The concept of political opportunity structures is a broad one and different authors have included different items in their definition of the term. In spite of the differences, however, the majority of studies agree that fixed or permanent institutional features combine with more short-term, volatile or conjectural factors to produce an overall particular opportunity structure (e.g. Kriesi et al., 1995). We therefore propose to adopt a three-pronged approach with which to examine the influence of political opportunity structures on the right-wing extremist party vote: a first set of variables captures the impact of long-term institutional features on the parties of the extreme right; a second set examines medium-term factors which relate to the party system; and a third set of variables examines short-term contextual or conjectural variables.

 

a) Long-term Institutional Variables

 

Two institutional variables we regard as being of potential importance to how well parties of the extreme right perform at the polls are (i) the electoral system, and (ii) the degree of decentralization/federalism. As far as electoral systems are concerned, it has long been established that the more proportional the electoral system, the greater the incentives for political entrepreneurs to enter the electoral race and for voters to decide to support a new or a small political party. By contrast, the less proportional the electoral system, the more leaders of new or small parties will be dissuaded from fielding candidates and the more discouraged voters will be from voting for such parties since they stand little change of gaining representation (Duverger, 1951; Blais and Carty, 1991). In view of this relationship, we anticipate that unless they have already reached a certain size and have a chance of continuing to attract a sizable section of the electorate, right-wing extremist parties are likely to suffer from disproportional electoral systems.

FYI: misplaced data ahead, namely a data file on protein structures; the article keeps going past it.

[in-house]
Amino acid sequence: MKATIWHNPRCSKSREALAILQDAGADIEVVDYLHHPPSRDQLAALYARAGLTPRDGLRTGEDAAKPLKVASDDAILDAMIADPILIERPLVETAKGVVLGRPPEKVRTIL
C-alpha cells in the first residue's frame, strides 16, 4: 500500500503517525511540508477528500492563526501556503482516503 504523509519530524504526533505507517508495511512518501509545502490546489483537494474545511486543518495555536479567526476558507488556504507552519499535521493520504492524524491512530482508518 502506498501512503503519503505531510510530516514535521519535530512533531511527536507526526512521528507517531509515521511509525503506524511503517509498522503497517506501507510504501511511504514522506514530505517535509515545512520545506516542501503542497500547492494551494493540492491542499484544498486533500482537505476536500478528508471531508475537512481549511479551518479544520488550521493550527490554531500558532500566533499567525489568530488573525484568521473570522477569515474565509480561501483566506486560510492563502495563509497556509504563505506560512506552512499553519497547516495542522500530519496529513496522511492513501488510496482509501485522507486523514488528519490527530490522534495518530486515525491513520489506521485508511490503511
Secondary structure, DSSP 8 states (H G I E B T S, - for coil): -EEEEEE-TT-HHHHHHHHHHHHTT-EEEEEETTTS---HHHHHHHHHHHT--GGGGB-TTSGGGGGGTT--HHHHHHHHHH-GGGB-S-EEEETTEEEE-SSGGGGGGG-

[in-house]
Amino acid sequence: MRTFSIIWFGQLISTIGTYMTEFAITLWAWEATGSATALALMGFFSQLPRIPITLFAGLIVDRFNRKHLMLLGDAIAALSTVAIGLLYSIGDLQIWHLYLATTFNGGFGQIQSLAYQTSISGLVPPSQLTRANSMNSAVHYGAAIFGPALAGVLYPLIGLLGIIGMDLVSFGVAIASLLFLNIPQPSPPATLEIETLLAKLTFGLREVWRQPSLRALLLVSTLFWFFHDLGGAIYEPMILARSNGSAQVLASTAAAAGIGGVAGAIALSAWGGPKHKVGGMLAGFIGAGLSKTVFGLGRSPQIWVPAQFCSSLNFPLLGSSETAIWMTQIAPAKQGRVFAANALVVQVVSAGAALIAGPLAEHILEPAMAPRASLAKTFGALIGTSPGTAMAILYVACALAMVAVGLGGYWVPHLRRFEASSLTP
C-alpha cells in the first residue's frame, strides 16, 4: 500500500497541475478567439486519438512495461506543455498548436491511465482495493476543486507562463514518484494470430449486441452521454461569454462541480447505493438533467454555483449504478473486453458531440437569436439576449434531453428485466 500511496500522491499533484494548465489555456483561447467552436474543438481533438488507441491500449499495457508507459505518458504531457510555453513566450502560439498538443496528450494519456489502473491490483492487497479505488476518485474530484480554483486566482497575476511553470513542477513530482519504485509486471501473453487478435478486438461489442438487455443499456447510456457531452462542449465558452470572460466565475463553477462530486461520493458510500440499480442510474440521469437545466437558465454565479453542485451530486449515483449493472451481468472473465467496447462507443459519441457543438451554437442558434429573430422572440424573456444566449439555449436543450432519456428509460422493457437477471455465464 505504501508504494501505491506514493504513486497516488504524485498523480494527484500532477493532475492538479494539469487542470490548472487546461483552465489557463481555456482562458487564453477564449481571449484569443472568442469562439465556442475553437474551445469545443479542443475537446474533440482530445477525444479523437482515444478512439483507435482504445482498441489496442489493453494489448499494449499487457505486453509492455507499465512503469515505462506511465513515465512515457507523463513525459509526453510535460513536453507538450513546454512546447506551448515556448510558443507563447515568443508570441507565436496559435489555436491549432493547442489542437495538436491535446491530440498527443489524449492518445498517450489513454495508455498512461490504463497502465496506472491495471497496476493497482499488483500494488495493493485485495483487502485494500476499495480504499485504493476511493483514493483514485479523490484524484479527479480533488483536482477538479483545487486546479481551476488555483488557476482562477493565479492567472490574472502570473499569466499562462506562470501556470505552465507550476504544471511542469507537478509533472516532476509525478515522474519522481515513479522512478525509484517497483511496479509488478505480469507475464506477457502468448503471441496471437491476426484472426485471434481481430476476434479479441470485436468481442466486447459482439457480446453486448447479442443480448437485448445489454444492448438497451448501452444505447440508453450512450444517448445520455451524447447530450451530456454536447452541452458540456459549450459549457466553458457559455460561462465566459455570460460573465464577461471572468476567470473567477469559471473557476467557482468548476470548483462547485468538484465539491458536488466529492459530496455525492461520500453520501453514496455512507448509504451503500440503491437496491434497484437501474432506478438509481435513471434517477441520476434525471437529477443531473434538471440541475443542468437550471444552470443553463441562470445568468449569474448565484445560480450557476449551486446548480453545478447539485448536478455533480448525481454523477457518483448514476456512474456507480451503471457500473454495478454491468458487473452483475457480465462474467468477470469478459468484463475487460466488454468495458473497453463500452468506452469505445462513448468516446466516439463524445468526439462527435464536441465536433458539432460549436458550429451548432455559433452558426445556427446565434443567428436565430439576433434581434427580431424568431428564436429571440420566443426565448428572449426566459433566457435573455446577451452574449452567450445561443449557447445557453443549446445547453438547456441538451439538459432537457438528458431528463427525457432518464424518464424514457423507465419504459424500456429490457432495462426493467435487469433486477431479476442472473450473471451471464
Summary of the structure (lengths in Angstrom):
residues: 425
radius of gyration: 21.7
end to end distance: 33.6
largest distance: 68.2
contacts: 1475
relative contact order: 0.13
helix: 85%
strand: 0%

The effect of decentralization or federalism is less clear-cut. On the one hand, it can be argued that a high degree of decentralization (including regional parliaments) may foster the development of right-wing extremist parties because voters are more willing to support new and/or radical parties in ‘second order’ elections (Reif and Schmitt, 1980). However, rather than allowing extremist parties to gain a toehold in the electoral arena, it may instead be the case that second order elections serve as a kind of security valve for the political system by providing citizens with an opportunity to express their political frustration with the mainstream parties without overly disturbing the political process on the national level. Therefore, two contrasting – yet equally convincing – hypotheses as to the effect of territorial decentralization exist.

 

b) Medium-term Party System Variables